The European Parliament and EU foreign policy chief Catherine Ashton are at odds over the legality of Israel's practice of administrative detention.
On July 5, the parliament adopted a resolution calling on Israel “to put an end to administrative detention – imprisonment without formal charges and without trial of Palestinians by Israeli authorities. The next day Ashton published her response to a parliamentary question submitted five months earlier by two Green Party MEPs (Members of the European Parliament). In the response, she held – in a rather tortuous formulation – that the discussion is not over what is essentially an illegal procedure.
The European Parliament's resolution was passed in the course of a debate over EU policy on the West Bank and East Jerusalem. The resolution deviated from accepted formulations calling for “reducing administrative detention," because international law does not reject the procedure but calls for limitations on its use. The resolution was welcomed by organizations such as Physicians for Human Rights and the Al Damir Association for Human Rights, which in recent months had kept the European Parliament up to date on hunger strikes by Palestinian administrative detainees. The parliamentary debate came against the background of Palestinian claims that an agreement between the Shin Bet security service and strikers had not been implemented, particularly on administrative detainees. Ashton's response, which arrived the following day, points to difference of opinion within the European Union bodies.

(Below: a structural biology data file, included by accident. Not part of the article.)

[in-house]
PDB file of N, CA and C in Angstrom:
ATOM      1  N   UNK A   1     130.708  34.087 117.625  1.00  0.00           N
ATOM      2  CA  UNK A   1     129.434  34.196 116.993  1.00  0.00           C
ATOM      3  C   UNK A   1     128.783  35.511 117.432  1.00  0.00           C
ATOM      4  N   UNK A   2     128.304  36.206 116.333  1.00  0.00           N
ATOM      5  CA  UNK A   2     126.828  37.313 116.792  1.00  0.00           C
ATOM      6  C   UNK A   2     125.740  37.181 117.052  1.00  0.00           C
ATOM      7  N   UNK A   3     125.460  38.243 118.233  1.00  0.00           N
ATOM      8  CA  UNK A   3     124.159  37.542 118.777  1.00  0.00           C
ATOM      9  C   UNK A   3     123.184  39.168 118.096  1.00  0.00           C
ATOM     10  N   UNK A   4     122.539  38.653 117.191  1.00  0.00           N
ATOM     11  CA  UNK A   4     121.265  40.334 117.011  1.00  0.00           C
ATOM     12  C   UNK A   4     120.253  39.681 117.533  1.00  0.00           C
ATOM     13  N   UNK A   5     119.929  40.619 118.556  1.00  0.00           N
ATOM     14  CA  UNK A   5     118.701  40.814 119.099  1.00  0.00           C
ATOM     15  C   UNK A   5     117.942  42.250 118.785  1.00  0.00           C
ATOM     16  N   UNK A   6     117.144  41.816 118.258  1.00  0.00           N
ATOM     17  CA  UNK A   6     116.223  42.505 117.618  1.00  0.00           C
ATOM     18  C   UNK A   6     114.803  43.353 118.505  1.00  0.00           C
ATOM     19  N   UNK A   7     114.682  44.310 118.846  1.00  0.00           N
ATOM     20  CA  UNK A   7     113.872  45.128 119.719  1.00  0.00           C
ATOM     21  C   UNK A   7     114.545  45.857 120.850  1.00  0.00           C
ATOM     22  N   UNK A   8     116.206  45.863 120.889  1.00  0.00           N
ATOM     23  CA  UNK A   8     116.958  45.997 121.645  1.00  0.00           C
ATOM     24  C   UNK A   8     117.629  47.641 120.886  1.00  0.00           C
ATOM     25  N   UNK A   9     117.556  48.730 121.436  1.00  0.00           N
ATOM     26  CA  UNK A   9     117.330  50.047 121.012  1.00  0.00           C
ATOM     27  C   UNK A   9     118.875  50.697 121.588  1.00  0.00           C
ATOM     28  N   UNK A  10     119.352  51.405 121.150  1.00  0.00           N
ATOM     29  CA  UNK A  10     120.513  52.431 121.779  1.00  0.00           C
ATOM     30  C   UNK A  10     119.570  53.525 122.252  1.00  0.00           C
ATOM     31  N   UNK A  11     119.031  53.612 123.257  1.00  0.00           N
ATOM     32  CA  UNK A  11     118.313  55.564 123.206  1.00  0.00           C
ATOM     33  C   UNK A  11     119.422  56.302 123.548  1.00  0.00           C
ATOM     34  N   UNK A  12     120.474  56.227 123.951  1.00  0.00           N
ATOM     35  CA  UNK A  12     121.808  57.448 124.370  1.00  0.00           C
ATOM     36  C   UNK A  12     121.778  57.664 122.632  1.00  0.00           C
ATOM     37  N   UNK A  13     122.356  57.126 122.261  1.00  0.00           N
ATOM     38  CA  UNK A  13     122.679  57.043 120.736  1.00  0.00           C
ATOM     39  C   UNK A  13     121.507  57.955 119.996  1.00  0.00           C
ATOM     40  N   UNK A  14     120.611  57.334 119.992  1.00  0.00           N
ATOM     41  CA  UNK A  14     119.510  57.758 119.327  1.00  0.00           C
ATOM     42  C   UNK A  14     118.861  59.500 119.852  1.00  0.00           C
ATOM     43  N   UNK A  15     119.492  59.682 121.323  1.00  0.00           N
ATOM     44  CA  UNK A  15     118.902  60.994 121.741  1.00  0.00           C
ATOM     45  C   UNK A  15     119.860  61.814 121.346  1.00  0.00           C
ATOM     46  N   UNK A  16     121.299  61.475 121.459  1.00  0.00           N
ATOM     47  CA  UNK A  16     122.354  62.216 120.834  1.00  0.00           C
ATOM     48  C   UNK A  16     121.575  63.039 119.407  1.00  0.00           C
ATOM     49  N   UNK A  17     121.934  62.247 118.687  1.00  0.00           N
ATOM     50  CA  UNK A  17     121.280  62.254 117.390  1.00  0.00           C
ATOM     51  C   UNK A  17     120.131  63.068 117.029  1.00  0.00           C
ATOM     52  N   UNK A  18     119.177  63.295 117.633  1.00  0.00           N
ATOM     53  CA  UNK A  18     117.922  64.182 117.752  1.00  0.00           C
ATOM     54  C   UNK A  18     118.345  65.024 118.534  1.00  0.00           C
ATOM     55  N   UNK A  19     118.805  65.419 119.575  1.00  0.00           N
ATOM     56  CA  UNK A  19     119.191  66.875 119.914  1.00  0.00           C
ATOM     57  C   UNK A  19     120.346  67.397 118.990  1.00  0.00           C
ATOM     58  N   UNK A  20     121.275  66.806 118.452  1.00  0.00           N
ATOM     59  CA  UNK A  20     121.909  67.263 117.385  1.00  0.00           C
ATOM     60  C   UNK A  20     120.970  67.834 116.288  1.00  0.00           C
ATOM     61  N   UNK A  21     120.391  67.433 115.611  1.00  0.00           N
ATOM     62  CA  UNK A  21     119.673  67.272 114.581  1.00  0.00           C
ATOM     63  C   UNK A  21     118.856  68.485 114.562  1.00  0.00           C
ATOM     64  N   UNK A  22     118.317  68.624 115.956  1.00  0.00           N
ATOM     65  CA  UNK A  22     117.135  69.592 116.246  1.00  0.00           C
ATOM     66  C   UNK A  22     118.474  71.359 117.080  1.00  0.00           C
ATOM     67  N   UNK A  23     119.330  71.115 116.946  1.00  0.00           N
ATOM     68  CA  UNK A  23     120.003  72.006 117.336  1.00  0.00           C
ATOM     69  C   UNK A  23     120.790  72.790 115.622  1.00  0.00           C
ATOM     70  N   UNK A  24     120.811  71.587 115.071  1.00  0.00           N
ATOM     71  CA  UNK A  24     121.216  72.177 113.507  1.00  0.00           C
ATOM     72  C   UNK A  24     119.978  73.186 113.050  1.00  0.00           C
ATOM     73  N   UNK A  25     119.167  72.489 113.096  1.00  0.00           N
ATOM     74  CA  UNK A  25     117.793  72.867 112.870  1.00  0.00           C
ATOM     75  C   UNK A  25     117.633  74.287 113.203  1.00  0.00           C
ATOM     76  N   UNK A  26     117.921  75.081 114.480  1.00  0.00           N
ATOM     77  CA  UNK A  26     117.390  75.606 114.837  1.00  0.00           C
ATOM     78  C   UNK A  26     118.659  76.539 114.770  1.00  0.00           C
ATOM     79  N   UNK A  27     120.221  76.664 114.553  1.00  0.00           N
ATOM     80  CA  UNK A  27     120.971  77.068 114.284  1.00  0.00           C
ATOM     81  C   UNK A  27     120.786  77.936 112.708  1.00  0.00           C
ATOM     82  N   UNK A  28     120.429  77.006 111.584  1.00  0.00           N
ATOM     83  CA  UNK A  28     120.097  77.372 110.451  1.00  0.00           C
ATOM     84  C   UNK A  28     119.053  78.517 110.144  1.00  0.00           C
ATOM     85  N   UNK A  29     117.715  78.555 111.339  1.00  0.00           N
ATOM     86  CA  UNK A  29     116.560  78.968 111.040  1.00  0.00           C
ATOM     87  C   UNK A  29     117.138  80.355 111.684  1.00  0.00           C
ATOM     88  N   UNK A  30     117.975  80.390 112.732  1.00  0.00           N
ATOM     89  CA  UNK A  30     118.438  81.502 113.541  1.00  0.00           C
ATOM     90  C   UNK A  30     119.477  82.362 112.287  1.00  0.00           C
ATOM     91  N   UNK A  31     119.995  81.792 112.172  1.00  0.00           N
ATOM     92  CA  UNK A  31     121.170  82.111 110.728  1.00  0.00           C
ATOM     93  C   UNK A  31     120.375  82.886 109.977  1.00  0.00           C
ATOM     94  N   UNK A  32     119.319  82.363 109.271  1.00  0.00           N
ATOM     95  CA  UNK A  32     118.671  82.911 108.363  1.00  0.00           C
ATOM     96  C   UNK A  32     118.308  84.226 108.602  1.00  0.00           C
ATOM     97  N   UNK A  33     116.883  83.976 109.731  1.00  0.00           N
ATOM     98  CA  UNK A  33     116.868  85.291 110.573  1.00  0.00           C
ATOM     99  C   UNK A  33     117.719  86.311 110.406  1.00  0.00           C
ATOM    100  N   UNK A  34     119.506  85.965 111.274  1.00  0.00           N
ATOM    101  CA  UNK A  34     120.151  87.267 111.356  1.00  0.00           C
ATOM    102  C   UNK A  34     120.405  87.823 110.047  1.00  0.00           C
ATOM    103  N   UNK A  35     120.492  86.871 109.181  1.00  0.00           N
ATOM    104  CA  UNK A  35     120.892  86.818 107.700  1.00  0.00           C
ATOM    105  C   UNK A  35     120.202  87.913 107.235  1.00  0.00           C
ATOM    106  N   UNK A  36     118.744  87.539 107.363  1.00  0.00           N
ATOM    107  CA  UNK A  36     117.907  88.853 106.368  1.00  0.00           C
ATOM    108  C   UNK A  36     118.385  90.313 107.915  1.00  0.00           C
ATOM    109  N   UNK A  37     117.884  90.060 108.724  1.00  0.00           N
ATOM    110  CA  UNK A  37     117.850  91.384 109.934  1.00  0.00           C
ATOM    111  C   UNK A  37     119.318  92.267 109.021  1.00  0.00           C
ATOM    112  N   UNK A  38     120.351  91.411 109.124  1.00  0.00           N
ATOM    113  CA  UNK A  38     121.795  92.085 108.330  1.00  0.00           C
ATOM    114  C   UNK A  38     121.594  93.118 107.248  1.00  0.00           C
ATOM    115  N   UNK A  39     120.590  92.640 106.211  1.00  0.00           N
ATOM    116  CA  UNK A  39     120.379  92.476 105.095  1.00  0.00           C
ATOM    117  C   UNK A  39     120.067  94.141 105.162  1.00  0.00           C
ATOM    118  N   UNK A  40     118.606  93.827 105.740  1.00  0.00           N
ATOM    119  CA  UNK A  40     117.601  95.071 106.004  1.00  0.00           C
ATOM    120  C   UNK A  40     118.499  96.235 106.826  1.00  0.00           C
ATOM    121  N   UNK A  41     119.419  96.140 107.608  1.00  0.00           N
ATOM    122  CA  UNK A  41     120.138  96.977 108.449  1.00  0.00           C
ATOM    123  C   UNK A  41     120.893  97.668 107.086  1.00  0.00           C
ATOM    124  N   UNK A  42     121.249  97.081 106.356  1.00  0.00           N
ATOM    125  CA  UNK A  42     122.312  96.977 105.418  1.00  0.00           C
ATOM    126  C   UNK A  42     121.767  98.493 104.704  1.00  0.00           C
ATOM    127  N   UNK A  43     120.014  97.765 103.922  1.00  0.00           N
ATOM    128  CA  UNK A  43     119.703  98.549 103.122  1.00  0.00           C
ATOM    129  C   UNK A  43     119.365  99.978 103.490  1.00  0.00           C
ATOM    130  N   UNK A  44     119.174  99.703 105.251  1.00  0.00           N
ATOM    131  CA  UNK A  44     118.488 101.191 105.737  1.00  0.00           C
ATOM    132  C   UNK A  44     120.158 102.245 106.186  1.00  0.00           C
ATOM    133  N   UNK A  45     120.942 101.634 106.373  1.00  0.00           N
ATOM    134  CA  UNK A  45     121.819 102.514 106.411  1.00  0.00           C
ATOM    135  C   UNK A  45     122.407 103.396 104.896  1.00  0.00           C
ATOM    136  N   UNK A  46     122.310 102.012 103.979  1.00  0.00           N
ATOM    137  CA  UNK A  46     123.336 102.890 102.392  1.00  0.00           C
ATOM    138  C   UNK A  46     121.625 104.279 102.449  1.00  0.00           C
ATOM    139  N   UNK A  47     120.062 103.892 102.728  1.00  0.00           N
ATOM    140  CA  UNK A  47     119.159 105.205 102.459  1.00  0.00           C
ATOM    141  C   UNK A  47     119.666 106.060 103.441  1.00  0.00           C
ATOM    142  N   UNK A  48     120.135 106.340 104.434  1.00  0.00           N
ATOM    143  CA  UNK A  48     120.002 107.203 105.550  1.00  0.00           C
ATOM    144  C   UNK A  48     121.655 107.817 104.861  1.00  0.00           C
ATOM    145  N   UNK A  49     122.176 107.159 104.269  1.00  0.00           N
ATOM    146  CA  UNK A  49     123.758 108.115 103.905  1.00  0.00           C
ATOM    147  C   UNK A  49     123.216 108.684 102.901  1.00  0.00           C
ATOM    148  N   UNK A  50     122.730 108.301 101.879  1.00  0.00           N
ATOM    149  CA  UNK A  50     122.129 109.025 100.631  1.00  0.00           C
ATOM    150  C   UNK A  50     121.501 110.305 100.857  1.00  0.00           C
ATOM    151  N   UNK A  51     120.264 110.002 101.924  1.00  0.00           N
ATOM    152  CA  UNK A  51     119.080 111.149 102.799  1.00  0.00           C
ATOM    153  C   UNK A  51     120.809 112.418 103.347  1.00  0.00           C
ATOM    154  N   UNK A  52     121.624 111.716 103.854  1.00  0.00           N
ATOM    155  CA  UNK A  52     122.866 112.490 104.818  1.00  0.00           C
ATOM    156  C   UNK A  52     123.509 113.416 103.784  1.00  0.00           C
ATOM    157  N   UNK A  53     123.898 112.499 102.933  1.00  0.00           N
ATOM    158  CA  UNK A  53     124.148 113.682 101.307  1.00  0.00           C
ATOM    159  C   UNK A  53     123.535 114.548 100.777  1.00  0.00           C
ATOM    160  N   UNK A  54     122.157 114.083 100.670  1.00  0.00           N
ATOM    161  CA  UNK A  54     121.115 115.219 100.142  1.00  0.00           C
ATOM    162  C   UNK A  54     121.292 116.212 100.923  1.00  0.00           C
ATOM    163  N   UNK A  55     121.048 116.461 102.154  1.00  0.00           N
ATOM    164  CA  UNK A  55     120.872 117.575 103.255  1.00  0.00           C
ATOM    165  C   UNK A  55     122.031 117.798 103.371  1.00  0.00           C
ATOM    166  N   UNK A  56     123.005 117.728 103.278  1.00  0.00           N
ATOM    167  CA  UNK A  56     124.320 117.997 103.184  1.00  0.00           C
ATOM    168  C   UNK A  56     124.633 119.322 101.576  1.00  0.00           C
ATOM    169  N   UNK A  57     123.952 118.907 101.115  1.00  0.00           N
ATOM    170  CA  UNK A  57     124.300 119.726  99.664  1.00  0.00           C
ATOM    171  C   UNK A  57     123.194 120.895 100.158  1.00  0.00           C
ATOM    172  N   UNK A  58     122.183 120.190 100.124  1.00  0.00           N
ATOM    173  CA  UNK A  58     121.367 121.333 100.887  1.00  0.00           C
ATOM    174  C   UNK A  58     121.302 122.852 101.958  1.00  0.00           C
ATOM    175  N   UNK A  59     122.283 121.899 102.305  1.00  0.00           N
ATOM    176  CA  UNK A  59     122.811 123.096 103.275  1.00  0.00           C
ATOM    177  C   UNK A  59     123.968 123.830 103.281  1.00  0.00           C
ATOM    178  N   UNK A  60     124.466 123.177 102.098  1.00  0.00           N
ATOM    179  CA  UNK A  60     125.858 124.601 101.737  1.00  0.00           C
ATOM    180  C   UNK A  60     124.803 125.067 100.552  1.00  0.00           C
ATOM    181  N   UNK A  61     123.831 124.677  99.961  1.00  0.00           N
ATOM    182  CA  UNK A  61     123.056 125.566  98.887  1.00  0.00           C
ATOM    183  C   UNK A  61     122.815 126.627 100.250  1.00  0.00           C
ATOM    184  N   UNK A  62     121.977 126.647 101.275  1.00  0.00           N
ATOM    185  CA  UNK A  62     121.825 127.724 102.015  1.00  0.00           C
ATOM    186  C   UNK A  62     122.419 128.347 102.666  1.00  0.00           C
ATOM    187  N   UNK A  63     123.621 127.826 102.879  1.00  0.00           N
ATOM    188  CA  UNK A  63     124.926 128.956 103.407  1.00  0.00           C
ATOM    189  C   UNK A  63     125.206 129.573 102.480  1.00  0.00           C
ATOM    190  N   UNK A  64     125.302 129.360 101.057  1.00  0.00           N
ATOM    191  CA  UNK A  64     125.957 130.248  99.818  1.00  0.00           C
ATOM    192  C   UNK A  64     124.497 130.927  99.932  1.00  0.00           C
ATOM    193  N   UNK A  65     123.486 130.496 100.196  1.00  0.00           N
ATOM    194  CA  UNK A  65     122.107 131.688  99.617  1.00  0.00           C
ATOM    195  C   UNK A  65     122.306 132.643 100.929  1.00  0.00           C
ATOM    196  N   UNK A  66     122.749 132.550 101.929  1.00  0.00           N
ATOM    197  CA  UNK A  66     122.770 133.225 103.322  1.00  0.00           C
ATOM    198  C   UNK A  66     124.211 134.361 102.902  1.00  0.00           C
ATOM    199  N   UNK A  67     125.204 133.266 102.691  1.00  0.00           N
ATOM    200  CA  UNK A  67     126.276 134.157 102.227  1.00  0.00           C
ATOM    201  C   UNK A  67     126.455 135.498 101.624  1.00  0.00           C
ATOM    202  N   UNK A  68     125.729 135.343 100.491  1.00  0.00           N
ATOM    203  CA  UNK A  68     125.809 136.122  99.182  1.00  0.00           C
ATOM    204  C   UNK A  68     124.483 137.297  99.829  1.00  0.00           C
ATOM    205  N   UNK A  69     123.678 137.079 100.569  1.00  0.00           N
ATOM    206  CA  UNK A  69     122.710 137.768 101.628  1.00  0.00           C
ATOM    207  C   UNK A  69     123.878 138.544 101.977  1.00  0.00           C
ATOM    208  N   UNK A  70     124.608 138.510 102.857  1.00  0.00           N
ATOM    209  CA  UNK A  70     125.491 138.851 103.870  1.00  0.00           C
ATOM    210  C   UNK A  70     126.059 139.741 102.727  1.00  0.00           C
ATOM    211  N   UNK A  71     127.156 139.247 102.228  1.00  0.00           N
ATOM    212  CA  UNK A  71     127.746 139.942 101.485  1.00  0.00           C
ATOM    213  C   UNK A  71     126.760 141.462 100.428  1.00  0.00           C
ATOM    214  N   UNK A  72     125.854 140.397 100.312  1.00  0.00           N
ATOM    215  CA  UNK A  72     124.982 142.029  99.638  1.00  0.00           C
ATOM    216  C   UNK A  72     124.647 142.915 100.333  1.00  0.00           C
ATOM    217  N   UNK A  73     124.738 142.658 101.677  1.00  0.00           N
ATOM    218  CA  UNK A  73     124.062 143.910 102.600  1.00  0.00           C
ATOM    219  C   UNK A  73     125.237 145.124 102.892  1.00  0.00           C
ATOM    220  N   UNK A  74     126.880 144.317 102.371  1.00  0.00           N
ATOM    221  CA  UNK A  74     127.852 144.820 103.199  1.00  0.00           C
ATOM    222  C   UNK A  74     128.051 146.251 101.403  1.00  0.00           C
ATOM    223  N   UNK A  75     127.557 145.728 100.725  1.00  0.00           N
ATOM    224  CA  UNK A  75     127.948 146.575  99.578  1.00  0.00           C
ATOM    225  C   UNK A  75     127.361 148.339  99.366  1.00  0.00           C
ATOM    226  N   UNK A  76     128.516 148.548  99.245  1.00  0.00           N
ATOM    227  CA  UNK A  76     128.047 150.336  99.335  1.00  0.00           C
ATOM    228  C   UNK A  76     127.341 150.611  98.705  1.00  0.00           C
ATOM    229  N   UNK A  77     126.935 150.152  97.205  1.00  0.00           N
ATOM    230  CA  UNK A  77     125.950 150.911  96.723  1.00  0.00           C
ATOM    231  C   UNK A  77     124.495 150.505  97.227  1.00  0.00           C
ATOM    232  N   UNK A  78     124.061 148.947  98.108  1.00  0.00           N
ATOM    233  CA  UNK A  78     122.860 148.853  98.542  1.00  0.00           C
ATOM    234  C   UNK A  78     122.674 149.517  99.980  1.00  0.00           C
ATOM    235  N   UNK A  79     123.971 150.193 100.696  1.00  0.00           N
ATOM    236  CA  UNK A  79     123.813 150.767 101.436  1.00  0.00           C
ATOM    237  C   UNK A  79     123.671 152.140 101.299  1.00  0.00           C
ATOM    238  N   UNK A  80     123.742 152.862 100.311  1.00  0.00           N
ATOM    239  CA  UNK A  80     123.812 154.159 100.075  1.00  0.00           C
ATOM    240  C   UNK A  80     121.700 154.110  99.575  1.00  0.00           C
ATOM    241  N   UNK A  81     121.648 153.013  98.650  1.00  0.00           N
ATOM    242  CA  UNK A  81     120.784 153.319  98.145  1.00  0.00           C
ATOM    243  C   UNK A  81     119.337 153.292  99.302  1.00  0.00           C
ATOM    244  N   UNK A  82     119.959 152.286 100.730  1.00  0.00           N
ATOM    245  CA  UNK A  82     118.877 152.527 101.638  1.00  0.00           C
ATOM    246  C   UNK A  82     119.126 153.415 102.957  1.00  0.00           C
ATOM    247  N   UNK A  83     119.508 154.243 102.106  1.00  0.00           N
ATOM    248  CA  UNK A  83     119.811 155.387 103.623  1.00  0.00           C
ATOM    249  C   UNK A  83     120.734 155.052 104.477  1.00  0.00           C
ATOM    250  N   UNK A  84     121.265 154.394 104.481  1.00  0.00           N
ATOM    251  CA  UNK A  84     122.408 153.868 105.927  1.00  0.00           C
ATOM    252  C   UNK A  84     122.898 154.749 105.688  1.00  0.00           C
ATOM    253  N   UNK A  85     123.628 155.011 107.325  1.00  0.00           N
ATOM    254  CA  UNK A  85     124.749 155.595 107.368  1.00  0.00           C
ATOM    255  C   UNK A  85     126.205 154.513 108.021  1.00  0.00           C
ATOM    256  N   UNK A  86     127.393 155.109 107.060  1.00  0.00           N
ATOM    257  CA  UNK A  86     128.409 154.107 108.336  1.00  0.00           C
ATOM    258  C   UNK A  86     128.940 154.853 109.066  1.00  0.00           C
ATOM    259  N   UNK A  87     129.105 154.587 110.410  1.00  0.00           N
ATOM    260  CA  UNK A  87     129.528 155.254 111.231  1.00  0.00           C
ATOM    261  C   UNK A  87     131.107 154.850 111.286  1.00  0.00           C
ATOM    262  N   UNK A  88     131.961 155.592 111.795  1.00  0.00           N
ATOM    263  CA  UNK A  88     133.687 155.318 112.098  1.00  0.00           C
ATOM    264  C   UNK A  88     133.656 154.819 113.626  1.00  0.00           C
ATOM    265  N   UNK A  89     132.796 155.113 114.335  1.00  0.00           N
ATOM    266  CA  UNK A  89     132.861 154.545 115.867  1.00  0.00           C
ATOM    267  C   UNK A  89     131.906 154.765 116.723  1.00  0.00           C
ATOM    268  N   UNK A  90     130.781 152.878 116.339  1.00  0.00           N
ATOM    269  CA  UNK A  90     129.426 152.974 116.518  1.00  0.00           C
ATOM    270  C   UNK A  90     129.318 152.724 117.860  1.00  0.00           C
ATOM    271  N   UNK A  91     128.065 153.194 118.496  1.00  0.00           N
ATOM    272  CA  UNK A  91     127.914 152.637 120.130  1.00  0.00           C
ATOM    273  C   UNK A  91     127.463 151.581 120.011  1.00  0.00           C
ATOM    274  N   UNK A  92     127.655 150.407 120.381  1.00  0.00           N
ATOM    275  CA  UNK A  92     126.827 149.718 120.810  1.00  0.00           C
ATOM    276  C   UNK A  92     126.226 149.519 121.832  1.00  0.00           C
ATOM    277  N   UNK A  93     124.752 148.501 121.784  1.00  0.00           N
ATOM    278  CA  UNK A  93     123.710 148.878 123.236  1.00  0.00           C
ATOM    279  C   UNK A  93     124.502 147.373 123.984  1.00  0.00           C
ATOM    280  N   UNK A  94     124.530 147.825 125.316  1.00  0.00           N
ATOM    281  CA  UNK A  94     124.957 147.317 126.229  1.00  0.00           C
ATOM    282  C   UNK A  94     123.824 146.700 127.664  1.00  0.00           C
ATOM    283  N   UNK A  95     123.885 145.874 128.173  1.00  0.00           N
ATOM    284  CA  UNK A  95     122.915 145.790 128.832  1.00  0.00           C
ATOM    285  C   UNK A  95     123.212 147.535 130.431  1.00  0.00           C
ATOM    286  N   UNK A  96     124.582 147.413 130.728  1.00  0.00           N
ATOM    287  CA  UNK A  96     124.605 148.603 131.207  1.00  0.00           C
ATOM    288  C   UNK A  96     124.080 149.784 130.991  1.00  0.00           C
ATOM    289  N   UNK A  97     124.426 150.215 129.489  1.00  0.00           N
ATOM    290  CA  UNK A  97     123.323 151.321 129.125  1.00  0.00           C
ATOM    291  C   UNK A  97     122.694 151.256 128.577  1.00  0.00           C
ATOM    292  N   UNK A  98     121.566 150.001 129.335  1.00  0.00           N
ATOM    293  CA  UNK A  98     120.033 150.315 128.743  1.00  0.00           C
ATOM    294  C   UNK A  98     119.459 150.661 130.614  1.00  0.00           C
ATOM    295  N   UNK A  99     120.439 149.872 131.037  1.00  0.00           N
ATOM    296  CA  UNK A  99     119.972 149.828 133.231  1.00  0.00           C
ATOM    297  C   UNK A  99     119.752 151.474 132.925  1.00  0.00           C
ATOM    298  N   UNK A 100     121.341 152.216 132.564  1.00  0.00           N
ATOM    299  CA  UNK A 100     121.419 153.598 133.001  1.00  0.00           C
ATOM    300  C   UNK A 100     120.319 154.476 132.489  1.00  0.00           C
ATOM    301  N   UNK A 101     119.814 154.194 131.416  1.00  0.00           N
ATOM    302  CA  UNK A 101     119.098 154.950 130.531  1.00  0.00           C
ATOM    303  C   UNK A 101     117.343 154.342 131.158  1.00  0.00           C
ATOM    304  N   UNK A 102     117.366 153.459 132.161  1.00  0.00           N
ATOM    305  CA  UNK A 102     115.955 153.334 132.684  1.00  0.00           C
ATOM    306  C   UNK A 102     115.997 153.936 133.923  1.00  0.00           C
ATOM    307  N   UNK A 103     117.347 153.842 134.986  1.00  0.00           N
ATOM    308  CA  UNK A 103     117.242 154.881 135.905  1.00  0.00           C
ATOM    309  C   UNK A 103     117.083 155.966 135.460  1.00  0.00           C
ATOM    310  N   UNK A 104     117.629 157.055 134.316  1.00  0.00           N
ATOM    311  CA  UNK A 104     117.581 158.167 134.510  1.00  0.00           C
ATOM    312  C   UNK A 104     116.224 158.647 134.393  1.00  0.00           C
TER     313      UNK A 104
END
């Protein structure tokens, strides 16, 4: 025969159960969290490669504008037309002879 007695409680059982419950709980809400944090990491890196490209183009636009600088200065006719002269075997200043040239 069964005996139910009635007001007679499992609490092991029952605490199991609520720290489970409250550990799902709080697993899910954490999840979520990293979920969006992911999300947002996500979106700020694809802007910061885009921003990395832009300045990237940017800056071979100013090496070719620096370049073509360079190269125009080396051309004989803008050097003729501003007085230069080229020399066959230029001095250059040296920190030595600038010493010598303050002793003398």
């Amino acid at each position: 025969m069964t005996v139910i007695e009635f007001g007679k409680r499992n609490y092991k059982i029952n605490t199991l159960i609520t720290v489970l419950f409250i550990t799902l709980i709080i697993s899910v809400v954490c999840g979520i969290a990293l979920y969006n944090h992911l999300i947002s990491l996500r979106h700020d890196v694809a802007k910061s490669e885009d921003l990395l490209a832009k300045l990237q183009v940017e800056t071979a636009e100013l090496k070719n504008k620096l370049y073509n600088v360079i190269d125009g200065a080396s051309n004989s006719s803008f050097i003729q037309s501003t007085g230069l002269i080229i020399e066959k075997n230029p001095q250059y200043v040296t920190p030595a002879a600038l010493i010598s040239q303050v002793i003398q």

The query was submitted to Ashton following the first hunger strike of Khader Adnan against his administrative detention and mistreatment of prisoners, which lasted for 66 days and ended in February. Responses to such questions usually take six to nine weeks, but in this case Ashton delayed her response for longer.
Oguz Arikboga, a European Parliament foreign policy adviser for the Dutch Greens, told Ali Abunimah, co-founder of Pro-Palestinian website Electronic Intifada, that Ashton was sent four official notifications, reminding her of the query before she finally responded.
Ashton wrote: "Without a determination in each individual case of the grounds for administrative detention and the legal basis thereof, it is impossible to generically brand administrative detention as illegal. This includes a determination of the legality of time spans for detention. However, administrative detention when properly sanctioned by a legal basis does not operate in a legal vacuum and needs, inter alia, to provide for the possibility of review of the requirement for continued detention by competent authorities."
"The HR/VP [High Representative] has set out her concerns with regard to the extensive use by Israel of administrative detention clearly in the statement of 17 February 2012."
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